Wednesday, September 26, 2012

Paper Mache Gilded pitcher

Hi everyone.

Thank you for all your comments. Someone asked me why I was giving away so much detail, and didn't I want to sell the product?  Well, the truth is that paper mache and gilding is so time consuming, that I would have to sell this pitcher, for instance, for at least $600 in order to make it pay for my time.  It is for sale if you want it.  And we can haggle a little over the price!

The next thing I want to share with you is my paper mache gilded pitcher, which I was talking about.  It is about 14 inches tall. It took 13-15 layers of newspaper to make the structure sturdy enough. (For paper mache I use flour and water.)


I started with a balloon for the lower half. The top was molded over the neck of a clay pitcher. A cardboard handle was added.

The scalloped base was also cut from cardboard covered with about 3 layers of newspaper. Two or three coats of gesso gave it more body. (Instead of gesso you can use latex primer.)

I realize now that for the base I could have used a plastic or cardboard deli container and then cut out the scallops, but it did not occur to me at the time! Live and learn.

Notice that in order to make it flare at the bottom, which is what I wanted, I had to cut it on a bias, and I ended up splitting the scallops to make it happen.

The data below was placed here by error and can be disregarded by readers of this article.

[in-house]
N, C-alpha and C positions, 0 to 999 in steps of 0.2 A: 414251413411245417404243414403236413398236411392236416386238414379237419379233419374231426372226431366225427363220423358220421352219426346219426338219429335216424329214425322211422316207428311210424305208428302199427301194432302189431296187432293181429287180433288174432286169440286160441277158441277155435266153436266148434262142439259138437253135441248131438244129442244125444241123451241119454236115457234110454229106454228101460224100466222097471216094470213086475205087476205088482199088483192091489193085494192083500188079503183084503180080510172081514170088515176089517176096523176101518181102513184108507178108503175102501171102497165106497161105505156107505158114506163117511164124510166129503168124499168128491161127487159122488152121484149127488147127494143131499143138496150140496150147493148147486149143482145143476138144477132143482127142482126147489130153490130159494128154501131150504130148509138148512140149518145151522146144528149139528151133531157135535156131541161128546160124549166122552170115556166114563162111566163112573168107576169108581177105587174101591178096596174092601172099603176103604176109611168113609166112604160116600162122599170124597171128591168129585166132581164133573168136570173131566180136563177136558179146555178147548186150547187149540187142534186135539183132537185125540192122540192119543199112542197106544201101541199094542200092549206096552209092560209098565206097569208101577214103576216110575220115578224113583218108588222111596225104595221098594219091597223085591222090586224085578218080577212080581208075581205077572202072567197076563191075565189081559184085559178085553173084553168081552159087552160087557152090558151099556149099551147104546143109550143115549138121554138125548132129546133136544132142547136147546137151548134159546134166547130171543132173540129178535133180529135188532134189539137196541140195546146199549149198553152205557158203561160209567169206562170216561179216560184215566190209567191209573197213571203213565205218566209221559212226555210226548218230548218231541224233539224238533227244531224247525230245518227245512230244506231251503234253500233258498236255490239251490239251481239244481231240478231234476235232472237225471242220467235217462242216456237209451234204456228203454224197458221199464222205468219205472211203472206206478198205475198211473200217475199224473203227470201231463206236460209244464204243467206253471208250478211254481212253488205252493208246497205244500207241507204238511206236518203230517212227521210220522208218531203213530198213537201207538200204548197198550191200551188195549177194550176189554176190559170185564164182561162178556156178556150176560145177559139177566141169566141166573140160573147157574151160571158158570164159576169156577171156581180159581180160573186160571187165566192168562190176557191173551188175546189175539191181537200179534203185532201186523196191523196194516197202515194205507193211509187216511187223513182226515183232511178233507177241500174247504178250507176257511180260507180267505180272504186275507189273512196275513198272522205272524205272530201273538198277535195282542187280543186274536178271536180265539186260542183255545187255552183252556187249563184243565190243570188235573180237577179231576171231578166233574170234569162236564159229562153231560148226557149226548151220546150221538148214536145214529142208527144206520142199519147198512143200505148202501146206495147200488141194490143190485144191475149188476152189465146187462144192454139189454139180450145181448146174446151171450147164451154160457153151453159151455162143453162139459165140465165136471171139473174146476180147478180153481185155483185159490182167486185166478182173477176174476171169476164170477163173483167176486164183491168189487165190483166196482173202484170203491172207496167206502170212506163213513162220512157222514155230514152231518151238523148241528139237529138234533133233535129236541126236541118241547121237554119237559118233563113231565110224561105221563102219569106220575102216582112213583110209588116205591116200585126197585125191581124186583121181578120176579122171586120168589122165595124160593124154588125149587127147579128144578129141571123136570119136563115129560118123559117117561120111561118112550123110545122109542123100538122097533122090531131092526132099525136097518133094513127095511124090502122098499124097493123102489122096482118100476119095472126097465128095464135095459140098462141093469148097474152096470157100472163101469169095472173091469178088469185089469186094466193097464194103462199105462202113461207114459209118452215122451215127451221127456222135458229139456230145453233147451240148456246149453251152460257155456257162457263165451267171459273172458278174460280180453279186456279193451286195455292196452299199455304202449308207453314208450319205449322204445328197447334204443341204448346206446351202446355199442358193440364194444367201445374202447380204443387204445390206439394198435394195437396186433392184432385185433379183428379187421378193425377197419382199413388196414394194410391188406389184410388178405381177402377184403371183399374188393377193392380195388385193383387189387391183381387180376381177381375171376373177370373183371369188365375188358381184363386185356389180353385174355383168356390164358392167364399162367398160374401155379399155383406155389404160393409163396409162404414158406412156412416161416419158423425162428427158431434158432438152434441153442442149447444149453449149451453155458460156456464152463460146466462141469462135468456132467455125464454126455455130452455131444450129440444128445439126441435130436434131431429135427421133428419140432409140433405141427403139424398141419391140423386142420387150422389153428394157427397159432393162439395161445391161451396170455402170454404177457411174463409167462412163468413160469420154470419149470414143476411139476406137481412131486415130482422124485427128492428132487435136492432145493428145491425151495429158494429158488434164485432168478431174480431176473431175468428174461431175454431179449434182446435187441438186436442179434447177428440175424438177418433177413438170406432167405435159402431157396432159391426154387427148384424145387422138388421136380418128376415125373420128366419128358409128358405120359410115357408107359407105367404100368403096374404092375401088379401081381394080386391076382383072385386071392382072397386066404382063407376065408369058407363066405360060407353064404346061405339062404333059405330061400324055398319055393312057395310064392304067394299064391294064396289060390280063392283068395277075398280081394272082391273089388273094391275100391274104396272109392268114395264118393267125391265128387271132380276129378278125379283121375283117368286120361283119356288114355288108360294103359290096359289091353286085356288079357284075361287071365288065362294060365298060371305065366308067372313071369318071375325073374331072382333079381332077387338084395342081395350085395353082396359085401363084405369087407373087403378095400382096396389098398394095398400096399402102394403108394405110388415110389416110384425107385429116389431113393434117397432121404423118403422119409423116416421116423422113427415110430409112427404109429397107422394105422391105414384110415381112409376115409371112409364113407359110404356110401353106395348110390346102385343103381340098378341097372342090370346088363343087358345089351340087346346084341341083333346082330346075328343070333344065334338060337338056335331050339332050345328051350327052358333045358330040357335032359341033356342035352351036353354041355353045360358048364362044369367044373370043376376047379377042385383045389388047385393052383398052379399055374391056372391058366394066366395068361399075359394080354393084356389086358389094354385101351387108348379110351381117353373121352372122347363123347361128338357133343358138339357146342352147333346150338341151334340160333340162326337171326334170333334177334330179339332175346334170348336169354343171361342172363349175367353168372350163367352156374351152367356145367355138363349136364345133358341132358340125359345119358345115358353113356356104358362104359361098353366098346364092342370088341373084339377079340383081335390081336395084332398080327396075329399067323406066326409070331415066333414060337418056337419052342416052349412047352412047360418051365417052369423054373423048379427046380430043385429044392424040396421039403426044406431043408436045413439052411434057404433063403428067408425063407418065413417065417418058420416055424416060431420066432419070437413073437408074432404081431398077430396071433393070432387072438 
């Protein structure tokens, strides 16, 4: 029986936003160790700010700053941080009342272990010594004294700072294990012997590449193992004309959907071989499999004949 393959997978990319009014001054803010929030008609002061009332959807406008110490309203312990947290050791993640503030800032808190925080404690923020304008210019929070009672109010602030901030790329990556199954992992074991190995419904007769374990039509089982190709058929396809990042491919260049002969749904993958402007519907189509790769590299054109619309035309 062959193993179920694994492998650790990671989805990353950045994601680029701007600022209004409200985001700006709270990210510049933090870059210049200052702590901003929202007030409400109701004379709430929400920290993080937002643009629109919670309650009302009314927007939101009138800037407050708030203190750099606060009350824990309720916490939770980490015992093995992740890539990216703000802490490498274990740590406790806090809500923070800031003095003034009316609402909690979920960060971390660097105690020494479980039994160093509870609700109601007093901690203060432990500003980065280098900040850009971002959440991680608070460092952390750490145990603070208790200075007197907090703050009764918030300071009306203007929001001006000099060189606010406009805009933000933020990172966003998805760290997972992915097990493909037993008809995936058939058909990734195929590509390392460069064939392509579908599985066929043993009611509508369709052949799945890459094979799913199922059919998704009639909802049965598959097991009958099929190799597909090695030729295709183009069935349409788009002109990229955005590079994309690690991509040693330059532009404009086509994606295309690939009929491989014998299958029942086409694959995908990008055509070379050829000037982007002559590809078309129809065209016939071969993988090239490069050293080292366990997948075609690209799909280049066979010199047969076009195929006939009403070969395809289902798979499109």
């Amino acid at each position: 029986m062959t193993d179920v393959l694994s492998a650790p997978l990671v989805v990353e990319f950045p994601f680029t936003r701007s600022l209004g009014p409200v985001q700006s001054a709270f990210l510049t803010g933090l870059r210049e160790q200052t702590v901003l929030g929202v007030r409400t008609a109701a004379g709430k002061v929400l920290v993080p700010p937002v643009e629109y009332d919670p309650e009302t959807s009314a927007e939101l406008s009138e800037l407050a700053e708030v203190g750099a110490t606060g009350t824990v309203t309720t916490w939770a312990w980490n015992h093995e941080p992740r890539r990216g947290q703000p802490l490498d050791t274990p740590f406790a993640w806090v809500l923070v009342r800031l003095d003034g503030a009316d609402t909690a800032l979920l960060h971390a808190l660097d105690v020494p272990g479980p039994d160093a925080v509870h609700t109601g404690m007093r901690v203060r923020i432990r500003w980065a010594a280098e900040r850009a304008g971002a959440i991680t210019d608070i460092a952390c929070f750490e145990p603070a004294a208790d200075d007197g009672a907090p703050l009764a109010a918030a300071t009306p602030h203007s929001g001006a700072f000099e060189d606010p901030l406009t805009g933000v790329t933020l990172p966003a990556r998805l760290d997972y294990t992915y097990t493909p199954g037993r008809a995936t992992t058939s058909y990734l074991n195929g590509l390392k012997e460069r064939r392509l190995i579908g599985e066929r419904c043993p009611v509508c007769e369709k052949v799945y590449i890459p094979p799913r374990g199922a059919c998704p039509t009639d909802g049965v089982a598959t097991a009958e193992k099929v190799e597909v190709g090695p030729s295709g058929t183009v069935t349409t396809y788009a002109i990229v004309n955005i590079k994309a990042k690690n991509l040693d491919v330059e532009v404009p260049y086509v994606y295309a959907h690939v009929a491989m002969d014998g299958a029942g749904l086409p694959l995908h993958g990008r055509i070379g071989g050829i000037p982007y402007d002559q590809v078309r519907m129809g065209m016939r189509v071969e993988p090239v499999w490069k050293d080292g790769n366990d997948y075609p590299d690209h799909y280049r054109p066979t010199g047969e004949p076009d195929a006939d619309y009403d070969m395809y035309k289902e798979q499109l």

The pitcher decorations were cut out of cardboard from the cleaners, soft enough to cut with scissors but of a nice thickness.  I copied the design for the top from a Dover book, of which I have many.   

 For the bottom, I scored the shapes down the center to make them appear in relief. Had I thought about it sooner, I would have done the same to the top part.  I tend to act and do on impulse, although most of the time I mull the project in my head for months before I actually do it since I always have four of five things going at the same time.

Silver Leafing

After the pitcher was constructed, I covered it with 2 coats of gesso and then a coat of red latex paint. It took 2 coats of silver leaf to cover the whole thing completely. The band around the neck of the pitcher was created using 2 bands of round elastic.

If you are interested, I explained silver leafing and the use of the red paint in my first blog when I described the gilded frame.

Please ask me any questions you have and I will be happy to get back to you.  Email me or write a comment. I will try to post something at least once a week, so please check it out!  Thank you.  Lola

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